windy day outside and toilet water move

Why Does Toilet Water Move When It’s Windy Outside

Have you ever noticed that when winds are gushing outside on a pleasant weather day, the water inside your toilet bowl gets turbulent?

Is the water just enjoying the weather or does it really have science behind it? To clear the confusion on why toilet water moves when it’s windy outside, keep reading!

Is my toilet water really moving or am I daydreaming?

If it’s windy outside and you notice the toilet water moving up and down, you are not daydreaming. It’s just Physics.

When wind gushes over the toilet vent pipes at high speed, the pressure on the pipe decreases. This creates a suction in the toilet bowl which causes the water to move backward and thus, the water level decreases.

This is an application of Bernoulli’s principle, which you might have studied back in school.

What is Bernoulli’s Principle?

Bernoulli’s principle explains the relationship between pressure and fluid movements. It states:

When the speed of horizontal flow increases, through a fluid, the pressure within decreases.

An Easier Explanation:

Not a science person? Here’s an easier explanation!

The vent pipes connected to your toilet are generally horizontal and go all the way outside your roof.

These vents exhaust any gasses, vapors, and foul smell out of the building to help keep your washroom clean, sanitary, and fresh smelling.

When it’s windy outside, strong wind passes over these vents at high speed. As a result of which the pressure inside the pipe decreases.

The air and water naturally tend to move towards an area of decreased pressure. So when the pressure decreases, the water in the toilet bowl is sucked back.

The same phenomenon is used every time you flush your toilet.

Is it necessary to connect the vent pipe all the way out to the roof?

Most of the time, one end (the exhaust end) of your vent is present on the rooftop. One of the most basic reasons for this connection is to ensure proper exhaust.

Another reason is that your toilet is connected to the main sewer system at one end. The connecting pipe has a lot of sewer gasses in it and the only way to stop that gasses from moving out of your toilet seat into your house is by sealing them.

The seal is provided by water traps that are present in the U or S-shaped bends in your vent pipe just below the toilet seat.

However, this water trap can be drained out when you flush the toilet. In order to prevent that, vent pipes are placed at a location where there is air.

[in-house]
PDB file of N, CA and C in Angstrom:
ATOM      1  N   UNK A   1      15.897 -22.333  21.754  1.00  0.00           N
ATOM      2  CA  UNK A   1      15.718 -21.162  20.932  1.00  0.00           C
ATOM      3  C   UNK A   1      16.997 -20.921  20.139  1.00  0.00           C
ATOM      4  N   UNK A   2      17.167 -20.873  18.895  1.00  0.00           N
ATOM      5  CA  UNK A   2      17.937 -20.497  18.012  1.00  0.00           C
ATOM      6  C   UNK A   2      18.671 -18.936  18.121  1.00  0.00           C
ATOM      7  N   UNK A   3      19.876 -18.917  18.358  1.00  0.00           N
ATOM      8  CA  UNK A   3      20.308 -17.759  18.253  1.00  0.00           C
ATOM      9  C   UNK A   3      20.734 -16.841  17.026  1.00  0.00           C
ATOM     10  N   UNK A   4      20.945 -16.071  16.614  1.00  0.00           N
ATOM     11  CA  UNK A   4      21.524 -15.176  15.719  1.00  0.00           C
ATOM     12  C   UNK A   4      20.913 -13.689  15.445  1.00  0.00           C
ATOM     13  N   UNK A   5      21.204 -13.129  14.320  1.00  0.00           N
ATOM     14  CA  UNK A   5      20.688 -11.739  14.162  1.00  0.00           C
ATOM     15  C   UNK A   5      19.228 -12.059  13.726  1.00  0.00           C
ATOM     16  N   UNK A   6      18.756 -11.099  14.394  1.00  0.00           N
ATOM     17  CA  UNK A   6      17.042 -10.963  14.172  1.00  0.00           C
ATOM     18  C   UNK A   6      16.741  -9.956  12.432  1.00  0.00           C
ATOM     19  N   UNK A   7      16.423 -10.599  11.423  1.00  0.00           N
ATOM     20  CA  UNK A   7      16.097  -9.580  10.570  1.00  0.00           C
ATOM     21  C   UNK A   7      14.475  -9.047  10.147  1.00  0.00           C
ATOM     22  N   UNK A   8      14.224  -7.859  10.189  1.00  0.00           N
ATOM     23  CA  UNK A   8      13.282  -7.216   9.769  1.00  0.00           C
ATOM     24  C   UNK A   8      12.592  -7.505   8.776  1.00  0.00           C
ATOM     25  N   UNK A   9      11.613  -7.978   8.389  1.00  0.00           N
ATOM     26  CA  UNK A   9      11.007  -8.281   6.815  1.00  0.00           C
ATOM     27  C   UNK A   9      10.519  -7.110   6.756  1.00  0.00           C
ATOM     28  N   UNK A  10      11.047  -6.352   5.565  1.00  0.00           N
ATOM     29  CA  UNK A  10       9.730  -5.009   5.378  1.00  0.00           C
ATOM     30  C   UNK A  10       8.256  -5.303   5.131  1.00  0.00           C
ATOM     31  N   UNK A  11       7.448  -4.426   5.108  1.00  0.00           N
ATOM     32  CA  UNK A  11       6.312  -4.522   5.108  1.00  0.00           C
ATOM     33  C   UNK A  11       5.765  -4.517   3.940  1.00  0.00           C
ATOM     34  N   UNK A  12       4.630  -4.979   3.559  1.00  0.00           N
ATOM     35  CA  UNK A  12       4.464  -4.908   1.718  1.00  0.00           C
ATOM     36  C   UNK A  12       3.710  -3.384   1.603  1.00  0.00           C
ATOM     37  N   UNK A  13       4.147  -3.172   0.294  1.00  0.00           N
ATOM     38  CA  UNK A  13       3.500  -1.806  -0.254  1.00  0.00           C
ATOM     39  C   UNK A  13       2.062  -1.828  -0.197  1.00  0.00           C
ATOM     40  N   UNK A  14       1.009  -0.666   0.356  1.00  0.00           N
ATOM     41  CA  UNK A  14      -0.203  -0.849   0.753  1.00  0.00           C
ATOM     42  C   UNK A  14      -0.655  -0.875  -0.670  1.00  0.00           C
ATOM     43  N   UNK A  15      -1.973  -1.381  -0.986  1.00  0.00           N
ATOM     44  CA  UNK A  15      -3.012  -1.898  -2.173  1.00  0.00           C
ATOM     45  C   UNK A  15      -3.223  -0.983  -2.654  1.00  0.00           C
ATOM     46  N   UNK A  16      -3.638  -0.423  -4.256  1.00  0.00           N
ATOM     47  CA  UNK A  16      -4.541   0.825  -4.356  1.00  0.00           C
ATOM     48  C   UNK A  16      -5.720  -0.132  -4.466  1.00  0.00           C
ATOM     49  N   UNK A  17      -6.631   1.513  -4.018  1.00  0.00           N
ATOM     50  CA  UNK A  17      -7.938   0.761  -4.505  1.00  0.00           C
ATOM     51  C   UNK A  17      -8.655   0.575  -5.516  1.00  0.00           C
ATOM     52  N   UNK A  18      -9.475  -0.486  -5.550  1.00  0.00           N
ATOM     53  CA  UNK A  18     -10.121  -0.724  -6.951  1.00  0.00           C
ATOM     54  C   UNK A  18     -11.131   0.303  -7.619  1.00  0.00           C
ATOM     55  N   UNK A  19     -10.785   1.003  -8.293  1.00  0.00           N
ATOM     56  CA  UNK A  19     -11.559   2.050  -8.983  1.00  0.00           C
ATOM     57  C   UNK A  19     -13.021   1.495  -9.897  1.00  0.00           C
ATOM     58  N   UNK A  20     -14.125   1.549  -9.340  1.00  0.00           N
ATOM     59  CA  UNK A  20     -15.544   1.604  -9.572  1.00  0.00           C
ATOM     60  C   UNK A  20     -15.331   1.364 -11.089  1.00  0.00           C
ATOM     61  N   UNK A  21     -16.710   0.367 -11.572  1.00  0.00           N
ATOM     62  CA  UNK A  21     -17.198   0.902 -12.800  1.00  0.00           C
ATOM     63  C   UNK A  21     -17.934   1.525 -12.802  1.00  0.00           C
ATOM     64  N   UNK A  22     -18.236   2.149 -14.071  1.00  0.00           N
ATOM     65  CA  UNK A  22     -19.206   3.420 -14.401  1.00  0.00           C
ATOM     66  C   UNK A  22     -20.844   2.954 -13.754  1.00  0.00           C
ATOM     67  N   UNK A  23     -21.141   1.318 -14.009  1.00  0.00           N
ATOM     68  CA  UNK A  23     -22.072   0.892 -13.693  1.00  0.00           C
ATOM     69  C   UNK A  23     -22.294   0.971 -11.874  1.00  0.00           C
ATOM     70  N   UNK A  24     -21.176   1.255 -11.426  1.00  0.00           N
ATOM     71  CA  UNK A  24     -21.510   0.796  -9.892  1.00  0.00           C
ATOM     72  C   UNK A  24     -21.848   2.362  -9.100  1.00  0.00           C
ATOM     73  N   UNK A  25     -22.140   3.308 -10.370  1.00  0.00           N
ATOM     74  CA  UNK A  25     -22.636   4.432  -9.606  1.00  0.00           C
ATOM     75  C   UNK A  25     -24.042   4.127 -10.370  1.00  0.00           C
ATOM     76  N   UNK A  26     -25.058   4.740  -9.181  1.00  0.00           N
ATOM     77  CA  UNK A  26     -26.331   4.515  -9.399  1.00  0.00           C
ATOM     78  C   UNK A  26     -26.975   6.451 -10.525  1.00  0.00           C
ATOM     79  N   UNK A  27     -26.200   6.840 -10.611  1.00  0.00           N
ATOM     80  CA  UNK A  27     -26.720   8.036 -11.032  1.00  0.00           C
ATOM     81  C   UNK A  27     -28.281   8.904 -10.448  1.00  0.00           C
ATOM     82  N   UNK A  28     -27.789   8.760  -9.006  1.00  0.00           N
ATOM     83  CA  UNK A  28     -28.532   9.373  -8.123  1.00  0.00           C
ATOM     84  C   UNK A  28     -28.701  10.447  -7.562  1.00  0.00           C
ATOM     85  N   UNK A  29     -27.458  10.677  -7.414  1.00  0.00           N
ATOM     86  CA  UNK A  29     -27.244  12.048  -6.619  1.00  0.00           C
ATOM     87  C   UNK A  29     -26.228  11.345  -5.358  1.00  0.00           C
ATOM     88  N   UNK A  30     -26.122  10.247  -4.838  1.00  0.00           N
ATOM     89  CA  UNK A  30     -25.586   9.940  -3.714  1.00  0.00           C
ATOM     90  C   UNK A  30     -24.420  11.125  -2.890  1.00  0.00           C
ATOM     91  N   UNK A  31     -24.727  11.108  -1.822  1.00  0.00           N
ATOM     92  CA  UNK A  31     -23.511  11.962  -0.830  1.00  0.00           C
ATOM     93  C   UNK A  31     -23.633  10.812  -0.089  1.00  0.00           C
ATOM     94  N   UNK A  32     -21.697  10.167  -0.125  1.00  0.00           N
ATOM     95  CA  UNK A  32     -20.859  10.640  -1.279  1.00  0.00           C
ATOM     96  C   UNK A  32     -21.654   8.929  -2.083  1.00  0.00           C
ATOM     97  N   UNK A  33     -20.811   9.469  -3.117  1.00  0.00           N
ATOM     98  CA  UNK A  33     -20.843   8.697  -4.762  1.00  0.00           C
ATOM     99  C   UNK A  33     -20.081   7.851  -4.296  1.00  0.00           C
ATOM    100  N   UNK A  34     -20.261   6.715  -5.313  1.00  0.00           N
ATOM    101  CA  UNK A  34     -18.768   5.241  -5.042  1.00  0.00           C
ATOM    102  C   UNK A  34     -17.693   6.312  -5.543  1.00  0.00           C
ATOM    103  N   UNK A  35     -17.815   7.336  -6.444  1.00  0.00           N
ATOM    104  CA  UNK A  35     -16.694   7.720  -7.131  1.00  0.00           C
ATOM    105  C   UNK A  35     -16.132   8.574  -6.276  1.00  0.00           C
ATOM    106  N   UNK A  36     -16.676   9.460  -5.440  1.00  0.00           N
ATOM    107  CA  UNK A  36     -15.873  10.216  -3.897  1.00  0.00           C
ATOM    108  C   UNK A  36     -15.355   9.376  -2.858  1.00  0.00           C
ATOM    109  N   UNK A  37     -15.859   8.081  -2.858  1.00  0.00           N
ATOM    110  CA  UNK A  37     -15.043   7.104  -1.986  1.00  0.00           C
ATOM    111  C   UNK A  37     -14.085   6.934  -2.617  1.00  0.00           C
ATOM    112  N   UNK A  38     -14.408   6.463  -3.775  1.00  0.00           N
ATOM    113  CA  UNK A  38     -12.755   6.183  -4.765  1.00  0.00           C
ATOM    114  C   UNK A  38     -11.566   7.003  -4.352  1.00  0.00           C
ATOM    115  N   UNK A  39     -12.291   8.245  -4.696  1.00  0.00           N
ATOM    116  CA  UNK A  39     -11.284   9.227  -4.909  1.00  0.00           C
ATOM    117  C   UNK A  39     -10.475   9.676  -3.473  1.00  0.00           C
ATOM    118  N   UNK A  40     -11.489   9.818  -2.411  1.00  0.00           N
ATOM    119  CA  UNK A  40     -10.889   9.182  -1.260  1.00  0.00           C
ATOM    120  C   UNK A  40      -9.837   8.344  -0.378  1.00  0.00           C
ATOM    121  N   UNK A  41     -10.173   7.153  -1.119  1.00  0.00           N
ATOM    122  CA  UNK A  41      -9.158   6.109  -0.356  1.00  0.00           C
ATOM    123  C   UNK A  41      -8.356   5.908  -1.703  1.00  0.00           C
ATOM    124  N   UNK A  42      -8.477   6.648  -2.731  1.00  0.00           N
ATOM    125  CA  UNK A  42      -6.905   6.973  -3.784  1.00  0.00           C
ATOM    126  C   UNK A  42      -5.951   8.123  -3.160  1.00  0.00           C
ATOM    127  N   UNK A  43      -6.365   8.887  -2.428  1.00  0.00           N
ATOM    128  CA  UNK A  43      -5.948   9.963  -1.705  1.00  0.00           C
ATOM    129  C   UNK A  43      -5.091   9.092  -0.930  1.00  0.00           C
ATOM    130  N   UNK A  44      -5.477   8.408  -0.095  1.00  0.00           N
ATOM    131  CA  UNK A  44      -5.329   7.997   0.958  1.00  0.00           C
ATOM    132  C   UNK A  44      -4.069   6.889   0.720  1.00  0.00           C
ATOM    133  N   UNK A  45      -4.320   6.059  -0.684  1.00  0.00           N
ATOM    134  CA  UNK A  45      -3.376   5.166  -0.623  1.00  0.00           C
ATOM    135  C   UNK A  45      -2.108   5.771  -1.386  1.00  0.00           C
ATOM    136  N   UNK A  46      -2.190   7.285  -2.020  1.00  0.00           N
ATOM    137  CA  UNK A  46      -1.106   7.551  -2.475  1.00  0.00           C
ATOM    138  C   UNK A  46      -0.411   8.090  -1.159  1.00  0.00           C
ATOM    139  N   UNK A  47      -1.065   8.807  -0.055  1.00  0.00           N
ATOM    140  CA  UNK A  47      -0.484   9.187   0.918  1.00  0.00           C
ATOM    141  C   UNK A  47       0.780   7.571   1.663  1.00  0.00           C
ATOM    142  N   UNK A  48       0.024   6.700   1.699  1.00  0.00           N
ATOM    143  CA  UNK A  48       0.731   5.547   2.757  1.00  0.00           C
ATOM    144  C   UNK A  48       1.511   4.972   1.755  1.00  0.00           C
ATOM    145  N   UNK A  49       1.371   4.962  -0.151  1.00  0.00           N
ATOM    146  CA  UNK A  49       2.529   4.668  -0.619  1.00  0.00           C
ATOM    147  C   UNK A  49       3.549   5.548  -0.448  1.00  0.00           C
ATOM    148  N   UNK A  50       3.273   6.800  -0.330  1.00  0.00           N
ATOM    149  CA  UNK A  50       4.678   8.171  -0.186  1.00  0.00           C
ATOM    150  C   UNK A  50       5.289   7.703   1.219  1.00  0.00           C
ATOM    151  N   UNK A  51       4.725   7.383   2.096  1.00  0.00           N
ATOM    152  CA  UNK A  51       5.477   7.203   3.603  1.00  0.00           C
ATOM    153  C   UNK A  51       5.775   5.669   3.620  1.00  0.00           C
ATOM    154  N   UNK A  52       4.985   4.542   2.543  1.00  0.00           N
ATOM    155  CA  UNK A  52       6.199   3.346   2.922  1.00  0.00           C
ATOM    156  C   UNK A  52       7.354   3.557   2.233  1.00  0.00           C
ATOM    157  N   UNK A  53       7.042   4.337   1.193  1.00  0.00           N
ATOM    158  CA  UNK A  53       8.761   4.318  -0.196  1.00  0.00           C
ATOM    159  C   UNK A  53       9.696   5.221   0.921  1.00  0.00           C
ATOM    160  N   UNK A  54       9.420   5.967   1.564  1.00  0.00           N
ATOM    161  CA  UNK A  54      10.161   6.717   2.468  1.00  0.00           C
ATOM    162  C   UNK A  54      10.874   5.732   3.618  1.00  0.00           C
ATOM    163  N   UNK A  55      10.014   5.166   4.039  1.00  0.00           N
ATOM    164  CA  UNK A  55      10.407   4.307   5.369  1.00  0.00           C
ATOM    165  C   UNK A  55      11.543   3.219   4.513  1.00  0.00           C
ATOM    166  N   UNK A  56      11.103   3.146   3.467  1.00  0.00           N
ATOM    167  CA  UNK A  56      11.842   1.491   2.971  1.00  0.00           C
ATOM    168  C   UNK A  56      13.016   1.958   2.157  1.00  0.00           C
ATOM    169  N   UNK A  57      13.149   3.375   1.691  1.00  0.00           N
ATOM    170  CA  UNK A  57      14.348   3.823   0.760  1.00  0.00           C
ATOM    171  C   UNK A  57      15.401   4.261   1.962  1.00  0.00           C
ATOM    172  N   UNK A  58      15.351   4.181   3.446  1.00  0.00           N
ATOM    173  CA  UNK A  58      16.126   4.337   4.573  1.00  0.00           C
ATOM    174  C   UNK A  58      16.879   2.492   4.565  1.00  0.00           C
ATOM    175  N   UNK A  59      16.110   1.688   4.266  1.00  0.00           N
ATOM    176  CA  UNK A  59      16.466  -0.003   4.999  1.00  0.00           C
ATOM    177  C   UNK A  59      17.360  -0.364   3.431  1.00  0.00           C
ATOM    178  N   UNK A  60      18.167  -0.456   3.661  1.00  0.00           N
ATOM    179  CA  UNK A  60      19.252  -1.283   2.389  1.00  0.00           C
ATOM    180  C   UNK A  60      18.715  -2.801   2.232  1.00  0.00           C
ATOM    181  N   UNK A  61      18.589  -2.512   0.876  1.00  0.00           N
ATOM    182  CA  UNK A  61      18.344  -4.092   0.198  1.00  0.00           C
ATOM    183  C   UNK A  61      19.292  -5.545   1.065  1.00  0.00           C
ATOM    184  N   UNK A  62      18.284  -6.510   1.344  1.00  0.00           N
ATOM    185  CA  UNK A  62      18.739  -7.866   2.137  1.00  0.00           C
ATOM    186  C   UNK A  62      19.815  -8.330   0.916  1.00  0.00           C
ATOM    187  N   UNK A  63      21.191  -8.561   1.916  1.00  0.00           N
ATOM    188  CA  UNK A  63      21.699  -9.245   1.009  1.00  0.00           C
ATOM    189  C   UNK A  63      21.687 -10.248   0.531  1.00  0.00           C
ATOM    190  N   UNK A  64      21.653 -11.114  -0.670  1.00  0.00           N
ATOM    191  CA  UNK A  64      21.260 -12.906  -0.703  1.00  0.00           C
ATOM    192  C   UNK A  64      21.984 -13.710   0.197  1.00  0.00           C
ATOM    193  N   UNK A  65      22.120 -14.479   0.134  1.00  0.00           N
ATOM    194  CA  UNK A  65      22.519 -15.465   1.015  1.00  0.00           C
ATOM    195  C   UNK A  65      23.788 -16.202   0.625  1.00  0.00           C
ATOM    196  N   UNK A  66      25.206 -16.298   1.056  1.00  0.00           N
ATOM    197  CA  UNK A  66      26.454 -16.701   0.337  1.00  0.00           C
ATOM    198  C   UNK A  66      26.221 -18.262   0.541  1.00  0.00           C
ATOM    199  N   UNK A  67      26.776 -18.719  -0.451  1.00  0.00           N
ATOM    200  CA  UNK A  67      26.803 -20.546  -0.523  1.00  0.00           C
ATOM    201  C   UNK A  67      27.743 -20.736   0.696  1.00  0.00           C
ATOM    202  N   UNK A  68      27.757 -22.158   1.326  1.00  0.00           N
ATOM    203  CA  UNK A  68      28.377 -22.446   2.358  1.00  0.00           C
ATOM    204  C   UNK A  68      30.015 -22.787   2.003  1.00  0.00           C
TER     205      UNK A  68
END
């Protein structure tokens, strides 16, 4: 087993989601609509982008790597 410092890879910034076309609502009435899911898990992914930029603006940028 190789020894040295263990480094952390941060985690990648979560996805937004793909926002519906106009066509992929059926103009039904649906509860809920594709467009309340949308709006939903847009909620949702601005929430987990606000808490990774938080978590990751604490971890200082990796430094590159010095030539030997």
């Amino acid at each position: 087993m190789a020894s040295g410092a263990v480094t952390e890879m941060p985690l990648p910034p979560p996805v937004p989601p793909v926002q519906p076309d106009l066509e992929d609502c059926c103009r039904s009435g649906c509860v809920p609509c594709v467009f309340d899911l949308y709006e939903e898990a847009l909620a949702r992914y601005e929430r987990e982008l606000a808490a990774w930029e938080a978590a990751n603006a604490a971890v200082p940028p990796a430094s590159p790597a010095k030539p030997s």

The airflow prevents the water from draining away, thus emptying the water trap.

Therefore it is necessary that one of the vent pipes is placed somewhere the airflow is sufficient.

vent pipe
Image from RoofWhirlys4Africa

Can vent pipes be connected to places other than the roof?

Yes! Most vent pipes terminate at the rooftop because it is cost-efficient, easy, and therefore commonly practiced.

However, according to plumbing manuals you can terminate your vent pipe anywhere that is:

  • It must not be directly under the vents of adjacent buildings.
  • It must not block the air intakes of the building.
  • It should be at least 4 feet above a door or a window.
  • If the pipe is coming out of a wall, instead of the roof, it should be at least 10 feet away from the building’s perimeter, horizontally.
  • The vent must not come out under a soffit that has vents.

Can toilet water rise when the wind is still?

The above explanation raises the question of what happens when the weather condition is opposite, i.e. the wind is calm outside.

The answer to this is yes! As strong wind decreases the water level in a toilet, when the wind is calmer, the water level rises again.

If you keep staring into the toilet water during a storm when the wind speed keeps changing, (i.e. you are either an enthusiast or simply have nothing else to do) you might notice the fluctuation in water levels when the wind is blowing and when it is not.

What other weird things might happen in your toilet during a windy day?

Apart from the changing water levels, you might also notice some other changes related to your toilet plumbing.

A bad odor day is one of them! Sometimes when the storm comes you might notice a foul odor coming out from your toilet.

middle age woman smelling something stinky and disgusting, intolerable smell, holding breath with fingers on nose

Although it’s not directly related to windy weather but an underlying plumbing issue that gets highlighted when the wind blows.

Why does the toilet smell bad during a windy day?

The vent stack to your toilet is supposed to exhaust foul smells, however, on a windy day, you might notice some bad odor.

This is because the strong winds force the smells back inside. Although a wax seal, installed at the bottom of your toilet seat, is responsible for controlling bad odor, a broken or worn-out seal can also be the reason for this.

Are there other reasons which can decrease or increase the amount of toilet water?

If the problem persists even after the storm has settled down, there might be underlying plumbing issues.

For instance, the water level in a toilet can also decrease due to a clog in the pipes or a crack in the toilet bowl.

person using toilet plunger

In case of a clog try using a plunger however, if the water level has decreased due to a cracked bowl, you may have to change the toilet bowl.

Similarly, the water level may increase due to a leaking tank. It is best to consult a professional plumber in that case.

In a nutshell

Strong wind can do tricks with your toilet water and it’s nothing to worry about. The water level will level off, once the storm settles. However, if the problem persists you might have to look out for any plumbing issues and contact a professional to sort things within time.

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